© Guardian photo
Deputy Premier George Webster
The Opposition Tories are accusing Deputy Premier George Webster of ‘scandalous abuse’ of taxpayers’ dollars for expensing a $40 in-room movie during a hotel stay in Texas.
Webster travelled to Texas in 2011 for an agriculture conference, and stayed for three nights at the Gaylord Texan Resort and Convention Centre.
During question period Thursday, Opposition MLA Colin LaVie tabled a detailed bill for this hotel stay, which was filed as an expense claim by the minister.
The bill shows a nightly room charge of $168 charge plus taxes and fees, but one of the days includes a charge of $38.77 for a movie.
“What movie did you watch in the room that cost $37.88?” LaVie said Thursday.
“Forty dollars can buy a family 16 loaves of bread, $40 can buy a family 20 litres of milk here at home. Deputy premier, why do you think Islanders should pay for your $40 in-room movie?”
A bewildered Webster replied, saying he does not remember watching a movie in his room, suggesting perhaps it was a mistake or that someone else may have ordered it.
“I don’t believe there was anyone else in my room, unless my staffer was in the room and turned the TV on and didn’t realize it was on, or turned the volume down or something,” Wesbter said.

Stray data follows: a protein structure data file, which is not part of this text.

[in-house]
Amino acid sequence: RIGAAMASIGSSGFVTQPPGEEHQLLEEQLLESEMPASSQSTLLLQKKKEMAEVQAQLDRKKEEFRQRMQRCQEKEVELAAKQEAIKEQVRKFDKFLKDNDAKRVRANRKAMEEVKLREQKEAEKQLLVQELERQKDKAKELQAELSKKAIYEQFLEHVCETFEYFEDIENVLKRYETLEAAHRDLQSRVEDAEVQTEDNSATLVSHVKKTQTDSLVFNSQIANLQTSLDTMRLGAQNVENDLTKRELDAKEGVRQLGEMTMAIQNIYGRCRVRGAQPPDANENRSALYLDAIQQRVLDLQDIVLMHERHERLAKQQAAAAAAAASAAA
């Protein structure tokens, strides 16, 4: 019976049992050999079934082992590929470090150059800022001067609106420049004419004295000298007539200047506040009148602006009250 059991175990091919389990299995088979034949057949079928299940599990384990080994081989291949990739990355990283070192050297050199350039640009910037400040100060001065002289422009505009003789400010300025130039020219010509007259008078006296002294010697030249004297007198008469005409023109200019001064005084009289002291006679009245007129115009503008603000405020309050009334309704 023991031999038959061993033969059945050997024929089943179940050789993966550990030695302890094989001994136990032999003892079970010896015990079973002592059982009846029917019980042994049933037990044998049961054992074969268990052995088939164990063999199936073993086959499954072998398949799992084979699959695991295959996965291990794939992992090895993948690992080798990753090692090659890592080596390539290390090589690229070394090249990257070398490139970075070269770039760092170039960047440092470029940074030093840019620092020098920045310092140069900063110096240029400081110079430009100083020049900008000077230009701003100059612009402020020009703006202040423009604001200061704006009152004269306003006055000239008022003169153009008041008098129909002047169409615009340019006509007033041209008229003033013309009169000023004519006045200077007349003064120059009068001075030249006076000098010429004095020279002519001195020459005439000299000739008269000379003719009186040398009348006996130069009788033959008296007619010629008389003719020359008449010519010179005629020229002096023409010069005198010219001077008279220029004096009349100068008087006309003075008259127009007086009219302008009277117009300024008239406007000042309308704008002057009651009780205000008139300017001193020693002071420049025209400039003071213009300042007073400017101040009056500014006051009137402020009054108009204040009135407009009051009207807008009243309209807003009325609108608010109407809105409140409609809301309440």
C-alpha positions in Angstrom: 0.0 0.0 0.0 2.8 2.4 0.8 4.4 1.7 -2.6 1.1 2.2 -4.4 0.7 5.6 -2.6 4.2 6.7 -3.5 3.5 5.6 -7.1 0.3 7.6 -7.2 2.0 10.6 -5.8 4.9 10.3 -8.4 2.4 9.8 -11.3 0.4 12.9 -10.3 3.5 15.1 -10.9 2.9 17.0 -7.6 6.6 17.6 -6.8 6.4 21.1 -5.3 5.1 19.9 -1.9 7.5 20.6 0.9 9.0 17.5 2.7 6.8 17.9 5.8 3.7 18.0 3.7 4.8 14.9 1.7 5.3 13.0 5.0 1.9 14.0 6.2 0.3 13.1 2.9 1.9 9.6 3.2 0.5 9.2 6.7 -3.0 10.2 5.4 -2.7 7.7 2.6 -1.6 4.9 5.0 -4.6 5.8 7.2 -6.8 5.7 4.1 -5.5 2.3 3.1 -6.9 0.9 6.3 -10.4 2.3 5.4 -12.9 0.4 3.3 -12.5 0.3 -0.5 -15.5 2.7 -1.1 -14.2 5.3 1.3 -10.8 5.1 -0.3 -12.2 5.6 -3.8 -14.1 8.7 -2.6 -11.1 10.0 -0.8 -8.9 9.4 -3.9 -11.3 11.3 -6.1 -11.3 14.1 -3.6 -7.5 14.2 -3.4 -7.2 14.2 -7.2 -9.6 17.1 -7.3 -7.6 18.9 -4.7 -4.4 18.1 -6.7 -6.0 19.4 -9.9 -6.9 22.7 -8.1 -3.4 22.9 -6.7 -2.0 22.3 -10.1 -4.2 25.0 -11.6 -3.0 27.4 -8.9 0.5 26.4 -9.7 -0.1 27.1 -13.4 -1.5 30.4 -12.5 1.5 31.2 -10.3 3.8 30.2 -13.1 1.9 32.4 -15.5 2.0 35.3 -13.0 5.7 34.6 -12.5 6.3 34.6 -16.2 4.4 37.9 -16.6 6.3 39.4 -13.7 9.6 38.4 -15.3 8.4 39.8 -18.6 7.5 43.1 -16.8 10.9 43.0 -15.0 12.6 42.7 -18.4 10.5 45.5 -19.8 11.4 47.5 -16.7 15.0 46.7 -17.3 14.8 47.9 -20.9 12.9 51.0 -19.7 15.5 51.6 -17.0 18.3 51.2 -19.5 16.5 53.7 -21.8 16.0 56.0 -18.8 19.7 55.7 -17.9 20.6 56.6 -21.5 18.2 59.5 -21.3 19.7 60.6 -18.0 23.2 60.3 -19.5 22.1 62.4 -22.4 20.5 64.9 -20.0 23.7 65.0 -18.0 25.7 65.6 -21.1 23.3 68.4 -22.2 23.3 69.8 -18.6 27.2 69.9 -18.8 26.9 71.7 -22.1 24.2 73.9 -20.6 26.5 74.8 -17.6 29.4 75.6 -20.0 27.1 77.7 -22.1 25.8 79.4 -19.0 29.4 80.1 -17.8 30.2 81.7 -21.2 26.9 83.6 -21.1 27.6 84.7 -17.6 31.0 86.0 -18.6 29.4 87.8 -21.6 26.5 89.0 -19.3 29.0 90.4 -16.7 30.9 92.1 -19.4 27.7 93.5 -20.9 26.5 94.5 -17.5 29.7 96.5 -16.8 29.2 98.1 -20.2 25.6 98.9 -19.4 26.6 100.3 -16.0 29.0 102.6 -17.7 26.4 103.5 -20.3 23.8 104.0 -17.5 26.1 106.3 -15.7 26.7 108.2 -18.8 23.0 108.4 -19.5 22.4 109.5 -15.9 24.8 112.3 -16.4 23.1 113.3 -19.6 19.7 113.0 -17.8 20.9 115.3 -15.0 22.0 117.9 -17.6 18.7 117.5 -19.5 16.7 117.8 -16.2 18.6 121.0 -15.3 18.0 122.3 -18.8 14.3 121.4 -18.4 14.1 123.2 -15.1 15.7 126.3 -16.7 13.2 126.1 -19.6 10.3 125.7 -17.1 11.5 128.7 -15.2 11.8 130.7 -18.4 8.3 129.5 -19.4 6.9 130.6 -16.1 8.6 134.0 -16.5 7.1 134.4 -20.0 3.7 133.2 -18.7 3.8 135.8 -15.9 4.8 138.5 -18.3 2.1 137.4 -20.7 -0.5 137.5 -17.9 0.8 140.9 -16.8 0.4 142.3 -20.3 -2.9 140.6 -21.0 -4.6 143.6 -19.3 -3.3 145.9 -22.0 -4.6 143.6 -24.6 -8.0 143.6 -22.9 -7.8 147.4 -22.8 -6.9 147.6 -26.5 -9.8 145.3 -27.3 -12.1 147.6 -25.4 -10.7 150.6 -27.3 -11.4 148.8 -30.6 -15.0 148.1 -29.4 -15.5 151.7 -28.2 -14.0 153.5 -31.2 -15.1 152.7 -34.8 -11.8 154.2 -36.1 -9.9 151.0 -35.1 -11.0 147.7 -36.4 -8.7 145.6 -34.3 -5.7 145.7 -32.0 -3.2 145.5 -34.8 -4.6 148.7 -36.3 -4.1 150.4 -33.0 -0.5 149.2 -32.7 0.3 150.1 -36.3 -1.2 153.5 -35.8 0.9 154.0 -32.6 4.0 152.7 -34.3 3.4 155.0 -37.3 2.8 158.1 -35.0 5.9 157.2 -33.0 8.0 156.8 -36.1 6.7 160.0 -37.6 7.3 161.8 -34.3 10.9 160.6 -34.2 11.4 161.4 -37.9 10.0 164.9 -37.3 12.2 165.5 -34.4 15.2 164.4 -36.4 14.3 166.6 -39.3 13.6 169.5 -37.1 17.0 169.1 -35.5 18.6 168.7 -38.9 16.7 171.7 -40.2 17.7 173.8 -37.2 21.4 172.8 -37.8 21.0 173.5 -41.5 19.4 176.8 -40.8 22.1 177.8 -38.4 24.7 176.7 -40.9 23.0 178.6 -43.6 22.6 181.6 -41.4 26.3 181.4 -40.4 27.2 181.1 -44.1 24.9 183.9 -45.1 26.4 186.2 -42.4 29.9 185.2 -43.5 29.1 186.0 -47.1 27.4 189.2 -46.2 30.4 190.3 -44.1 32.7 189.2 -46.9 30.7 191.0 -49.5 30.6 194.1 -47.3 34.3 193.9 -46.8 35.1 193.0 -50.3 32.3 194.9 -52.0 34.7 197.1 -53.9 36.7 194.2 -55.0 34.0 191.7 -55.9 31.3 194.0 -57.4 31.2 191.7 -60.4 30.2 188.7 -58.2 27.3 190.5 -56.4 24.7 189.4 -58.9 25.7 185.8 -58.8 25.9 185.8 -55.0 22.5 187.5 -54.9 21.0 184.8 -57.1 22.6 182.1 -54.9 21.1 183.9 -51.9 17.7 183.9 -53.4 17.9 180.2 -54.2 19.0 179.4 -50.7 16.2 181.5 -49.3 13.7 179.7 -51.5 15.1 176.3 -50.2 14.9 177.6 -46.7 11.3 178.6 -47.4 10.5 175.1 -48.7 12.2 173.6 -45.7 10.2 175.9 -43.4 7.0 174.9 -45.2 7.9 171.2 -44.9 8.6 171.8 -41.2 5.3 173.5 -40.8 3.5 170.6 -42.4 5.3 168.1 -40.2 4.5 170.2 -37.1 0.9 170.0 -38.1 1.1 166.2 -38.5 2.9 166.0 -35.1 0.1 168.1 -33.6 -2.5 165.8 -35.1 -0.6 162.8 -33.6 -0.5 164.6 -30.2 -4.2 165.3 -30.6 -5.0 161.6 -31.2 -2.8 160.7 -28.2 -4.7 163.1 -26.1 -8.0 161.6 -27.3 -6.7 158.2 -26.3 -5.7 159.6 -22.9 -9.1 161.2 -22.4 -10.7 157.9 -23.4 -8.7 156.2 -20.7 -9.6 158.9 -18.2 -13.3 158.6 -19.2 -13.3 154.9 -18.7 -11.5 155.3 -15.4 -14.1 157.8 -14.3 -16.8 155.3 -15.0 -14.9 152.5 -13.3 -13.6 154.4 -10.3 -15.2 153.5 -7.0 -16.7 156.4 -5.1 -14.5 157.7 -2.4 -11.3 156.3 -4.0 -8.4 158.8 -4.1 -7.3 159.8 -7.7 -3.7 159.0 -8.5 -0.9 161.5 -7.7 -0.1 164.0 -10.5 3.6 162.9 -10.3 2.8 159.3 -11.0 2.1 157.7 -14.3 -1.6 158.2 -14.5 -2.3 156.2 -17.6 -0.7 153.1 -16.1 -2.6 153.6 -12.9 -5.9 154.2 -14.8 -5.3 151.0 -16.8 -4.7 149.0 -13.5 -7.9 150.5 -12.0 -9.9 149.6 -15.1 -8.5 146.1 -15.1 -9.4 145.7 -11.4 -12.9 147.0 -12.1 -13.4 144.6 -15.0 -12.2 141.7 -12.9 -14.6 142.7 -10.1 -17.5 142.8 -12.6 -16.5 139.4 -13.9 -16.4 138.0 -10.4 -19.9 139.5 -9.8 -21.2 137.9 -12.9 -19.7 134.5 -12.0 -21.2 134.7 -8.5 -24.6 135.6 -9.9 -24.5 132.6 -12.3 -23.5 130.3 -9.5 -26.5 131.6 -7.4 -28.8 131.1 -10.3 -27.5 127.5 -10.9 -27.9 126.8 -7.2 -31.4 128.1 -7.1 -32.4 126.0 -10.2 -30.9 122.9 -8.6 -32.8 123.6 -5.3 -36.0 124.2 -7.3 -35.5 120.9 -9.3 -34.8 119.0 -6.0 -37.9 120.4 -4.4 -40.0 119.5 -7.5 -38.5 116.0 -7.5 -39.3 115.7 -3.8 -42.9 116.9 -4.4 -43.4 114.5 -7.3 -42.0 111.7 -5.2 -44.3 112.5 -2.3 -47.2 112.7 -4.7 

“I’m not aware of it. I rarely watch movies even at home.”
But LaVie continued to question him on it, pushing Webster for details on what the movie was, why it cost so much and why he charged taxpayers for this personal expense.
“The movie must have had been some blockbuster movie, it had to be a real good movie,” LaVie said.
“We know that it was a long hard winter and Islanders have struggled through the winter to put food on their table…. what do you say to those folks who are struggling to get by who paid for your $40 in-room movie?”
Webster continually denied any knowledge of it.
“I will investigate that, and if it was that, if it was a movie or something – maybe the TV was running and I was sleeping, I don’t know, but I will investigate that.”
Politicians’ expenses are often scrutinized and have, in the past, led to some high profile controversies.
Former federal cabinet minister Bev Oda resigned from the Harper government in 2012 after she made headlines for lavish expenses billed to taxpayers, including a $16 glass of orange juice.
On Thursday, Opposition Leader Steven Myers pointed to statements made by Premier Robert Ghiz during the 2007 election campaign – before he became premier.
Ghiz told The Guardian at that time any Liberal cabinet minister caught misusing their government credit card would be fired.
The premier was not in the House Thursday, so Myers asked Webster directly whether this policy would still apply.
“As deputy premier, would those words still hold true today or is that another broken promise?” Myers asked.
Webster replied he believed all MLAs “should pay their own personal expenses as need be” but added if it turns out there was a movie charged to taxpayers, he would reimburse the expense.
“I will investigate that issue, and if that’s a charge to the room for a movie I will gladly reimburse that, but I need to investigate it first.”